The Province attempted to rely heavily on a cumulative effects assessment framework that has been under development since 2012. The Court determined this framework was of limited impact because of its delayed development. In addition to this, the framework that has been developed to date did not set out thresholds beyond which decision makers should take action to address cumulative effects.
The evidence also demonstrated that the Province had been aware of Blueberry’s concerns with respect to cumulative effects since at least 2012 and had made no meaningful attempt to address Blueberry’s concerns. In fact, the Court found “a persistent pattern of redirection on the part of government officials” in response to these concerns.
Southwind v. Canada
The Supreme Court of Canada (the Court) ruled that the C$30-million awarded to Lac Seul First Nation (LSFN) by the Federal Court was insufficient compensation for the flooding of parts of its Reserve land in the 1920s. The Court held that the trial judge erred by limiting the value of LSFN’s loss to the amount required under expropriation law and by failing to take into account the Crown’s fiduciary obligations to LSFN.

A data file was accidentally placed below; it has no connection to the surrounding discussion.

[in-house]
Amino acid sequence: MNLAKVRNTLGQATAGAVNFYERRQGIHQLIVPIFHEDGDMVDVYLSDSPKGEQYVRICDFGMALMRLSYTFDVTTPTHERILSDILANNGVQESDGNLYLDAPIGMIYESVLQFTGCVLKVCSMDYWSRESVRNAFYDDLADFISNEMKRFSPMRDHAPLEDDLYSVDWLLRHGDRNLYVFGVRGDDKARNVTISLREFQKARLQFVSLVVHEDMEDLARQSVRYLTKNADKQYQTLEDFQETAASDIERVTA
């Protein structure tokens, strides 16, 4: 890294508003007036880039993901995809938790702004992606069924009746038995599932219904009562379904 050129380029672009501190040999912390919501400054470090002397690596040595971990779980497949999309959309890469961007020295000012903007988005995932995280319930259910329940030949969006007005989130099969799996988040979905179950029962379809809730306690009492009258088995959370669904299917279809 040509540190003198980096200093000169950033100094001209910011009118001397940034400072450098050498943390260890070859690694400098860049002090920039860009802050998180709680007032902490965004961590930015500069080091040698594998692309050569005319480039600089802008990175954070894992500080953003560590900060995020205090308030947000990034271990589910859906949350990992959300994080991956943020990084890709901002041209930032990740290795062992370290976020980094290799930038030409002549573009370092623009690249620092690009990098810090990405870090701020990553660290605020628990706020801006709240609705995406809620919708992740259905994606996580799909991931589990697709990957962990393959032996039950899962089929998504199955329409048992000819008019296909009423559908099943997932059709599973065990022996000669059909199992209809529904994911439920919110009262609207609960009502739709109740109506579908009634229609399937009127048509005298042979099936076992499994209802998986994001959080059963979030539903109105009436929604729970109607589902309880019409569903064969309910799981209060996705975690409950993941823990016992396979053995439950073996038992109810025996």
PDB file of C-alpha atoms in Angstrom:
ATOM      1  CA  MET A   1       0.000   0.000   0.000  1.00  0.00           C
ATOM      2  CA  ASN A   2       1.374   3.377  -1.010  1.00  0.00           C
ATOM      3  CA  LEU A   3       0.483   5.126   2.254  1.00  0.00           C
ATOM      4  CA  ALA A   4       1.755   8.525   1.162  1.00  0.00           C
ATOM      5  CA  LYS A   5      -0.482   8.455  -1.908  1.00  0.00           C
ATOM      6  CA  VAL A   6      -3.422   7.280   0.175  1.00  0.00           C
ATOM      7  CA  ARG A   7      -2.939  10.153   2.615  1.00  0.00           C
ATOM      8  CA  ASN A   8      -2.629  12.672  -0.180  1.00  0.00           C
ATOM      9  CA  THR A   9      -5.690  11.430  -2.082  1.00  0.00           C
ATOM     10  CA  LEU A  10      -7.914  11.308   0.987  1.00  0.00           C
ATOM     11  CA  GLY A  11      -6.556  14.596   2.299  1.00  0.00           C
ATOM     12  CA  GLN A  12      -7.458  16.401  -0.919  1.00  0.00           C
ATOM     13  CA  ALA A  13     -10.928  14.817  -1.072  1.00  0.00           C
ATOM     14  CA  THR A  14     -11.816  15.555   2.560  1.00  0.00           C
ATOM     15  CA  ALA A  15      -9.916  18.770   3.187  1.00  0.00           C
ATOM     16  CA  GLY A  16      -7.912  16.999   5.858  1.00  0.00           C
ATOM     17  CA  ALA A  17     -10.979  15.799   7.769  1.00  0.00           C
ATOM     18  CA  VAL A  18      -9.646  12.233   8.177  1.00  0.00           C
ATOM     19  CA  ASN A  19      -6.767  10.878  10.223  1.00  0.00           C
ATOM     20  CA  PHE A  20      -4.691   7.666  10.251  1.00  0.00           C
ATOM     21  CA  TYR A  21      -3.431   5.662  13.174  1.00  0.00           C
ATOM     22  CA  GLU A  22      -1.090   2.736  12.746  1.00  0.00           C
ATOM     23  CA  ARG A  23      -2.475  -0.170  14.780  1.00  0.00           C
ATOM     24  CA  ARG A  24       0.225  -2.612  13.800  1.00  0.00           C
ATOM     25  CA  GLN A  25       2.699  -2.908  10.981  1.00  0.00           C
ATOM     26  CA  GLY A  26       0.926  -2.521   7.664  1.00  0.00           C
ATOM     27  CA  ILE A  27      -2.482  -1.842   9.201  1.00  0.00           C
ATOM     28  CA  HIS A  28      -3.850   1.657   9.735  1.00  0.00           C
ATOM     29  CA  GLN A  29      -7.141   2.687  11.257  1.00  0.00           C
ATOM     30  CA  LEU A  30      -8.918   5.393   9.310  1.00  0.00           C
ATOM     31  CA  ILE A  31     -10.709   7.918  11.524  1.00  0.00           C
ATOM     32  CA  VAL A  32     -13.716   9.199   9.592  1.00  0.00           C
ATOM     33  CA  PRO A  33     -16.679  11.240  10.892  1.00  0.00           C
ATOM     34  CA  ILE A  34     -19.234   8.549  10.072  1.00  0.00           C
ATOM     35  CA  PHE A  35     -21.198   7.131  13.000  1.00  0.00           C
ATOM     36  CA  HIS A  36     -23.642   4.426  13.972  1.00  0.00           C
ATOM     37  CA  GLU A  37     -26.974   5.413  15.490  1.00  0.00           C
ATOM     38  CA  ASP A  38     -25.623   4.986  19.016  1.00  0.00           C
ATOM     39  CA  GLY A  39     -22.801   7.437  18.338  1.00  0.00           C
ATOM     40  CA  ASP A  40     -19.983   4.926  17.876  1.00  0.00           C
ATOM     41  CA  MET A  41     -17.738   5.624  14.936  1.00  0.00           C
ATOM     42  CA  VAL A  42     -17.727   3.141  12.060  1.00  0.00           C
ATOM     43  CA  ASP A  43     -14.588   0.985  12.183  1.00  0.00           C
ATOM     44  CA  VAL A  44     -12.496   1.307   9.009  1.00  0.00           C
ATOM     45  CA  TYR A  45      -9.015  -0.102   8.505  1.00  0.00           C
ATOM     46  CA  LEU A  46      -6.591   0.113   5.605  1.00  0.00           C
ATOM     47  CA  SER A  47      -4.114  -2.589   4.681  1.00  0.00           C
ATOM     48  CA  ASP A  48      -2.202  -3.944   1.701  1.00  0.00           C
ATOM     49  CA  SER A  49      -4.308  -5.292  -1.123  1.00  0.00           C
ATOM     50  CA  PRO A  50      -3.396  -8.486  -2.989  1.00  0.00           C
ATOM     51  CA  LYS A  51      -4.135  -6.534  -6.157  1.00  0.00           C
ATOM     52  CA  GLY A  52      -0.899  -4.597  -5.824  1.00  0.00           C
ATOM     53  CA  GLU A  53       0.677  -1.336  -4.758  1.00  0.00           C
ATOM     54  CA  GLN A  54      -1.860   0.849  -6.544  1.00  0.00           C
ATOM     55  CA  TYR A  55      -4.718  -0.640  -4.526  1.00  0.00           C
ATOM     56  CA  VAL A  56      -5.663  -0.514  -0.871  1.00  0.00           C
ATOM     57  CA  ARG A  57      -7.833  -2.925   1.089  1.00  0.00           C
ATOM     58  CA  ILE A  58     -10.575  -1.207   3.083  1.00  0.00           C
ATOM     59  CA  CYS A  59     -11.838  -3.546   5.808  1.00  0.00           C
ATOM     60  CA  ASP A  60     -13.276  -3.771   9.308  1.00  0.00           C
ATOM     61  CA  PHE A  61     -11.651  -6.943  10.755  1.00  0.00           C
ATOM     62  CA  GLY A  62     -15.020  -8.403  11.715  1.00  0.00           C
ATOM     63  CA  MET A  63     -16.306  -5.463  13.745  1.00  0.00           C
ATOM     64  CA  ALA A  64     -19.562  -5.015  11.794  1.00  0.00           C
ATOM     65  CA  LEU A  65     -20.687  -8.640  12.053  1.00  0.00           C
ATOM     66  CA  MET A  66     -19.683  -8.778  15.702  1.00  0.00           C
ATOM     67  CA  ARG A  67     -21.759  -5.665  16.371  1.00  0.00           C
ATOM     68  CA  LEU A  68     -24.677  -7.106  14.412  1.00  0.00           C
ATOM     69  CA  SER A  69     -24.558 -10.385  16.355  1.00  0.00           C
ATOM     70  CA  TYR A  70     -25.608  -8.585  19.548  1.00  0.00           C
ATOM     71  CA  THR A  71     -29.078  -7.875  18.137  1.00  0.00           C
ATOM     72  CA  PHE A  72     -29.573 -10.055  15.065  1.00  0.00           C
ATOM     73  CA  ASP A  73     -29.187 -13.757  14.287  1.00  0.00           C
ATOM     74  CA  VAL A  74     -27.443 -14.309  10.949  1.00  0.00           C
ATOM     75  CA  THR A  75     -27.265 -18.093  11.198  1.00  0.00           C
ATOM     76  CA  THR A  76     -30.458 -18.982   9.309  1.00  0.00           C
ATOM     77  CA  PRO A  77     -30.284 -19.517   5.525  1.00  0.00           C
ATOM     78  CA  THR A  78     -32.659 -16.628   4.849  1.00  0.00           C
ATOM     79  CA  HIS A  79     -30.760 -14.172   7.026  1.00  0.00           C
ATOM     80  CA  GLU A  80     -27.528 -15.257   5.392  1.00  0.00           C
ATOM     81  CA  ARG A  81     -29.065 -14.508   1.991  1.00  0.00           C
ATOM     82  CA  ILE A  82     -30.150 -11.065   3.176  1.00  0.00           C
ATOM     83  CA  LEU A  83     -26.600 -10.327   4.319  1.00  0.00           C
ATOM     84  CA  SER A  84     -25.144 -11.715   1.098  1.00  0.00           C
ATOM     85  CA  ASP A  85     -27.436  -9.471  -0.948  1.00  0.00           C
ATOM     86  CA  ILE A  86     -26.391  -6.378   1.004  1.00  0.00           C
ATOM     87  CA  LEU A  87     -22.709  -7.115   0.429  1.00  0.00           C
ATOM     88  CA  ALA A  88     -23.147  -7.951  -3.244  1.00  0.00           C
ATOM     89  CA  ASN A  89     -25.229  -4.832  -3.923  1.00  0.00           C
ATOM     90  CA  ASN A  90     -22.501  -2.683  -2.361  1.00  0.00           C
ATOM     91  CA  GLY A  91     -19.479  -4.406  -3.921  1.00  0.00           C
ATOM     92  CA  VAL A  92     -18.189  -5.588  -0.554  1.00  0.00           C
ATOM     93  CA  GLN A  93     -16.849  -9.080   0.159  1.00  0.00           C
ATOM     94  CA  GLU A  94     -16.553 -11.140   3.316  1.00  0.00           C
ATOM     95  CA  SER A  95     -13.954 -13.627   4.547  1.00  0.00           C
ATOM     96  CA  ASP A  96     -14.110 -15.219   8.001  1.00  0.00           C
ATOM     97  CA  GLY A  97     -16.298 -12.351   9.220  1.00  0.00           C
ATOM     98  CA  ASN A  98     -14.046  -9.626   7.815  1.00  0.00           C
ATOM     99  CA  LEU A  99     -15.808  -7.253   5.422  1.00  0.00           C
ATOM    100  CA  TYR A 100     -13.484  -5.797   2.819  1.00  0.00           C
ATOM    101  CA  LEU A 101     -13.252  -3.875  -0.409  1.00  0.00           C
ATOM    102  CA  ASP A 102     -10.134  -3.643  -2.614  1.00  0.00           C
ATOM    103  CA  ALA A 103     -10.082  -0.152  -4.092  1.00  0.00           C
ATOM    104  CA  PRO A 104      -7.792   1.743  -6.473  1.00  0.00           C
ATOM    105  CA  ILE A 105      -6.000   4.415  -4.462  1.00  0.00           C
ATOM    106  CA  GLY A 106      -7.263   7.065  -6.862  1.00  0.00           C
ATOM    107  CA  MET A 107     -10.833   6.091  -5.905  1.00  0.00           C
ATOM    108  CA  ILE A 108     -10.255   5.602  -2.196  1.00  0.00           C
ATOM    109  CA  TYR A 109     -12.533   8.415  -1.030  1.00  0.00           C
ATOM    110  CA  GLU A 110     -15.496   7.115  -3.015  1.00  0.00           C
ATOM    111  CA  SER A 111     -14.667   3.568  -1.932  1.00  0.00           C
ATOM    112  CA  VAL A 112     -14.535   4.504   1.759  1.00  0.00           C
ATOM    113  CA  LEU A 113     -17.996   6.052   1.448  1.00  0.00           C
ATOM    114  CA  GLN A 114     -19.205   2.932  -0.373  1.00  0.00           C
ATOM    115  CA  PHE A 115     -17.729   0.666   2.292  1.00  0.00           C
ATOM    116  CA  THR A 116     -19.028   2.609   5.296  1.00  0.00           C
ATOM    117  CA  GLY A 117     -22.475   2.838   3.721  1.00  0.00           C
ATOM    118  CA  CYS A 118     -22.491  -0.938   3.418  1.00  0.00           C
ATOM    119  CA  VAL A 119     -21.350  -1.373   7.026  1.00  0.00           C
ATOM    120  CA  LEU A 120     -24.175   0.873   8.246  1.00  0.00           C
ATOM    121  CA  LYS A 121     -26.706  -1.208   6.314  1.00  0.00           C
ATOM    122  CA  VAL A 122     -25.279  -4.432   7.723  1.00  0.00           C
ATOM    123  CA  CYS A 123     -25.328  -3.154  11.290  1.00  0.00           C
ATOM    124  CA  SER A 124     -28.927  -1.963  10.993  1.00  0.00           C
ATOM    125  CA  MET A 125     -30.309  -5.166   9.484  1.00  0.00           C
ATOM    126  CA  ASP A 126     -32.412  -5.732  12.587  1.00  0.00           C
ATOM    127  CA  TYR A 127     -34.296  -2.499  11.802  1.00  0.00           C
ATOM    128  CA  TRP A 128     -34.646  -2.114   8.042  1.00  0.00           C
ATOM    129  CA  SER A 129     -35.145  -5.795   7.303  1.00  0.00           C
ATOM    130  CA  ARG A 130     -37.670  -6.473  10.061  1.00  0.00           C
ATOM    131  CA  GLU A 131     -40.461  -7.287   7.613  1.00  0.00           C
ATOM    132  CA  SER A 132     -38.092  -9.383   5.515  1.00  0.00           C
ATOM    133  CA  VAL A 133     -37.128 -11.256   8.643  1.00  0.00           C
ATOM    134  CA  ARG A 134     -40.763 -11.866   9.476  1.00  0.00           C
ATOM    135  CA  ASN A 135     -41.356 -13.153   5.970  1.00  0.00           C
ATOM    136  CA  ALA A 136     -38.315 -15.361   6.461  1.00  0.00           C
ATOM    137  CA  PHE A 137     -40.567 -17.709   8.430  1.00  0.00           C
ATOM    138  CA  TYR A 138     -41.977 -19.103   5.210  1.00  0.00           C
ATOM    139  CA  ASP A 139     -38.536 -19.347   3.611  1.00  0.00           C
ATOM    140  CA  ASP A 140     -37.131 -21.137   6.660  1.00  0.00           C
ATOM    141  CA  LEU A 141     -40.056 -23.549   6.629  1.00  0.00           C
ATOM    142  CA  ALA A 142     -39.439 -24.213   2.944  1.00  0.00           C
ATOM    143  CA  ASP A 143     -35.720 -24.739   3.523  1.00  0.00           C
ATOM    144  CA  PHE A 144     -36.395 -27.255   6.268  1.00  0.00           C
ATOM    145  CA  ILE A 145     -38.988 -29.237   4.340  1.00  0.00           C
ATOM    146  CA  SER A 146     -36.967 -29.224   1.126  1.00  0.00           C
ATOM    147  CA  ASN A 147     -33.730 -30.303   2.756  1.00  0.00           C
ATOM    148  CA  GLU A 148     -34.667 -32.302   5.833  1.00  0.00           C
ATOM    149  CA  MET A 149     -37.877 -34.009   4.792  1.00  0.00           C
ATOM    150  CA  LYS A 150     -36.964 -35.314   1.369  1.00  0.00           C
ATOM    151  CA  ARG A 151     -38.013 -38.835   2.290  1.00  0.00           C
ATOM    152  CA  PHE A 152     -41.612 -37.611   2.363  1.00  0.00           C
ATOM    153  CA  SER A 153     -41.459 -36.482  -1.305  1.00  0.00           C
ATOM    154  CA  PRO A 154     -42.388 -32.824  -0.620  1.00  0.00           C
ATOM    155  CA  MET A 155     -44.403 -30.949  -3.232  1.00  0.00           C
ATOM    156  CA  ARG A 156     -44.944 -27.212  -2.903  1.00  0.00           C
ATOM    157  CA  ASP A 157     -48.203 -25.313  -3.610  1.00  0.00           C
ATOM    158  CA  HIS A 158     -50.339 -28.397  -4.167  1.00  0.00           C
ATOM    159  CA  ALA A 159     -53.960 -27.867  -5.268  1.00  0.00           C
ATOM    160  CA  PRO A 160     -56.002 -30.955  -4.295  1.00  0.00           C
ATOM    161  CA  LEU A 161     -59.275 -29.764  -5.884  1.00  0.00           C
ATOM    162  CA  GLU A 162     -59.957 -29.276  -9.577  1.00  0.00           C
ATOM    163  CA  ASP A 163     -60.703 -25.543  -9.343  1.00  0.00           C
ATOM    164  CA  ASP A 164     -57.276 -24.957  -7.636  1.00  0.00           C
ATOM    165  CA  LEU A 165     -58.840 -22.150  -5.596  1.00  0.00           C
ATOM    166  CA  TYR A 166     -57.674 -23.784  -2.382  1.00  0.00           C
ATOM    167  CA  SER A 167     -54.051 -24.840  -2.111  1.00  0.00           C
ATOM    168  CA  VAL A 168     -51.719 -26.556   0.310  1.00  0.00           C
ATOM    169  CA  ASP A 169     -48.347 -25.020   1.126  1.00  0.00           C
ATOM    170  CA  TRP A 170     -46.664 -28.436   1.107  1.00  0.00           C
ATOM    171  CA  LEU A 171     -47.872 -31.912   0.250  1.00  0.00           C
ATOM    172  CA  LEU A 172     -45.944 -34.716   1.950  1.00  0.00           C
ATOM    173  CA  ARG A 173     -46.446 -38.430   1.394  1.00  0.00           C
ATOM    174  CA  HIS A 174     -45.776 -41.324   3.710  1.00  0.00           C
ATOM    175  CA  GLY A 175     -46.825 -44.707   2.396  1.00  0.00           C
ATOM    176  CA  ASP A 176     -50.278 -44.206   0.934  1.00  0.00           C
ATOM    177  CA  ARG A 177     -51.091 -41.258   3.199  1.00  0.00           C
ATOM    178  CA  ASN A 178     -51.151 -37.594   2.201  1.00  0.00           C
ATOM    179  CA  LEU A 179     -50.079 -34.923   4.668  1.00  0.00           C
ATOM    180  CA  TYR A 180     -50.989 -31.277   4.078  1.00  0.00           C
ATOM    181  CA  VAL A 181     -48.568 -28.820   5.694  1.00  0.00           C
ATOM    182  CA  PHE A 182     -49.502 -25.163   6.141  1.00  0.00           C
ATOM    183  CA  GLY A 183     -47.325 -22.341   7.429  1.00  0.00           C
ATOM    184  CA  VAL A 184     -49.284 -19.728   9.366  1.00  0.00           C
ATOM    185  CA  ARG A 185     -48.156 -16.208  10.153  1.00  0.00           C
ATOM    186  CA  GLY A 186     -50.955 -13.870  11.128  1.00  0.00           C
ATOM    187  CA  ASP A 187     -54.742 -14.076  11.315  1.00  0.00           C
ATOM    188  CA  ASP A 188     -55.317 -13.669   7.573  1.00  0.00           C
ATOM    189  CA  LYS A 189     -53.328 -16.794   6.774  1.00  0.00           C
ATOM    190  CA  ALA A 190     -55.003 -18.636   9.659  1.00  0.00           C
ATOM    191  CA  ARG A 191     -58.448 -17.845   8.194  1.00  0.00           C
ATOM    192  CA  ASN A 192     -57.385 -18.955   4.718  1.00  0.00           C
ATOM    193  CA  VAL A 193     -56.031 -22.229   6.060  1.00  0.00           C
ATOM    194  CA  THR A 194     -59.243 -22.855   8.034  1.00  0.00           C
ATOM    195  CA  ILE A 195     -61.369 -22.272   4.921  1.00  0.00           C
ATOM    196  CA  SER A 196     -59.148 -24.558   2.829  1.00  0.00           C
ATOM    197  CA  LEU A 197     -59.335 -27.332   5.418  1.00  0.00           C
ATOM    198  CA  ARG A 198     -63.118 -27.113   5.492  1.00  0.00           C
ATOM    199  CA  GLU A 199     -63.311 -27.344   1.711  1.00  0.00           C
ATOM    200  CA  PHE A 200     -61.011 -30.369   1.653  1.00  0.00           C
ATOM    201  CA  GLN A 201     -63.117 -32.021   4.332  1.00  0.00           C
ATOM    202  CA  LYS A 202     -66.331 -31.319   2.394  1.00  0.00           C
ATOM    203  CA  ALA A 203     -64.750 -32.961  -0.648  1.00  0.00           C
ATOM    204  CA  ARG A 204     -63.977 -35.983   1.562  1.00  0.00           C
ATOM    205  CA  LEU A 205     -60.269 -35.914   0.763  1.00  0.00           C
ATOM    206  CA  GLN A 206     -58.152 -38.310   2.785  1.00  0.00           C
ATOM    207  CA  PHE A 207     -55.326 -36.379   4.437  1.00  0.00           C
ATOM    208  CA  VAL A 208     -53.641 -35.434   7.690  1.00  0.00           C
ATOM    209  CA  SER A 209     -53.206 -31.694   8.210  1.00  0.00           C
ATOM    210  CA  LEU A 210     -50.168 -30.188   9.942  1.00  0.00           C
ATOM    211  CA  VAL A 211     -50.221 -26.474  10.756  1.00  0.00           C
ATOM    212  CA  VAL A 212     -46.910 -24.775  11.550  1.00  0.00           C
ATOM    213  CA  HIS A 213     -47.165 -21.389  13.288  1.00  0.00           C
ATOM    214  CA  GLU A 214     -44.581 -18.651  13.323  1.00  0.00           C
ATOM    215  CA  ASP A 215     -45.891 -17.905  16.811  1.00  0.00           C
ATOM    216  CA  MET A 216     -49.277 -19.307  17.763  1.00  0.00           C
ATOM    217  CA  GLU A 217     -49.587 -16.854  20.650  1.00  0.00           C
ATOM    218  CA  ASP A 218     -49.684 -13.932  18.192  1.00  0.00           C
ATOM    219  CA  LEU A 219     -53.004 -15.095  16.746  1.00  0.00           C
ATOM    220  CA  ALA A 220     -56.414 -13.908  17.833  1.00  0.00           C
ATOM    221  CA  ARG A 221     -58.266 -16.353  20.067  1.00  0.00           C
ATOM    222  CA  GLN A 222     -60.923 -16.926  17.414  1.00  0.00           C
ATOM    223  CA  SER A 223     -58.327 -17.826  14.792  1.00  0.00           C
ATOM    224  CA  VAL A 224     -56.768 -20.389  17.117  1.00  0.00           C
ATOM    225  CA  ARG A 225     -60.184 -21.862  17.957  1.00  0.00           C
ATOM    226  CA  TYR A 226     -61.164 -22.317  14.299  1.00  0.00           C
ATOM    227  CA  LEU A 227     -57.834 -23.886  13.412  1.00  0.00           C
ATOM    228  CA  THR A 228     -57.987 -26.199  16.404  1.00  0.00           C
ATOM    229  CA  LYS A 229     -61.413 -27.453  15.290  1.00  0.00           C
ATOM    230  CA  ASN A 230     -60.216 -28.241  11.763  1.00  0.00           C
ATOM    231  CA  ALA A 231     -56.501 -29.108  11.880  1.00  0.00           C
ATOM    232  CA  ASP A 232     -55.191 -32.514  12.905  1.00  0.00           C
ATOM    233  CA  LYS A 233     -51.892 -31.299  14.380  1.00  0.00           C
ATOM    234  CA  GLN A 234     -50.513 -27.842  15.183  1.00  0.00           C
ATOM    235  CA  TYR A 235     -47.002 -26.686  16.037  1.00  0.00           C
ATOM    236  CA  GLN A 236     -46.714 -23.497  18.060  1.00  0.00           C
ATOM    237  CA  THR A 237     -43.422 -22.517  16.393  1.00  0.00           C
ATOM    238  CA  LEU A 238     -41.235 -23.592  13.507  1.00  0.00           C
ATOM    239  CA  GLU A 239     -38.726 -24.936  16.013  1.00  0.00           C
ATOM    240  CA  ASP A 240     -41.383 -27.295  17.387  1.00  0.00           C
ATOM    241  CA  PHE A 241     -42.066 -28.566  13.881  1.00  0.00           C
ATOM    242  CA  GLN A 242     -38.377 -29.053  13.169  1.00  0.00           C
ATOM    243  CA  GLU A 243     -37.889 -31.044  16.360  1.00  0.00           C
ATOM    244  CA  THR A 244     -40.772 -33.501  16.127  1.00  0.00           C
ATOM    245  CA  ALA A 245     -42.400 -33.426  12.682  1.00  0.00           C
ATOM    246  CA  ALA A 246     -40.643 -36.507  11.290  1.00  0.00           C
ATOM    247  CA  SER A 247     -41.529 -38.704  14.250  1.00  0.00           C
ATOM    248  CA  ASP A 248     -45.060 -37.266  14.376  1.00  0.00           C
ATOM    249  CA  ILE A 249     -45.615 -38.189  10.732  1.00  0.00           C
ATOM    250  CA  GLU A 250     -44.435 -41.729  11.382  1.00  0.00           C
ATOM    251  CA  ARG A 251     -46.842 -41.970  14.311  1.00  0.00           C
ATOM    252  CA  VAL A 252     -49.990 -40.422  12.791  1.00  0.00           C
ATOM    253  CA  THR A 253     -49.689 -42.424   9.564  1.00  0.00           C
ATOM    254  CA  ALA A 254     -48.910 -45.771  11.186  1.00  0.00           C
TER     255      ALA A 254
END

In 1929, a dam was constructed to provide hydroelectric power to Winnipeg pursuant to an agreement among Canada, Ontario and Manitoba. As a result of the dam, the water level of Lac Seul was raised by 10 feet.
The project was a “success for the three governments” but a “tragedy for the [LSFN]”. Almost one-fifth of the best land on the LSFN Reserve was permanently flooded, including homes, wild rice fields, gardens, hay lands and gravesites. The flooding also impacted fishing, hunting and trapping by LSFN members.
Canada was aware from the outset that flooding Lac Seul would damage LSFN’s Reserve. Despite this, it did not keep LSFN informed about the project or obtain its consent; did not compensate LSFN; and did not obtain authorization for the project. Canada’s “unlawful and egregious conduct” was described by the trial judge as “inexplicable”.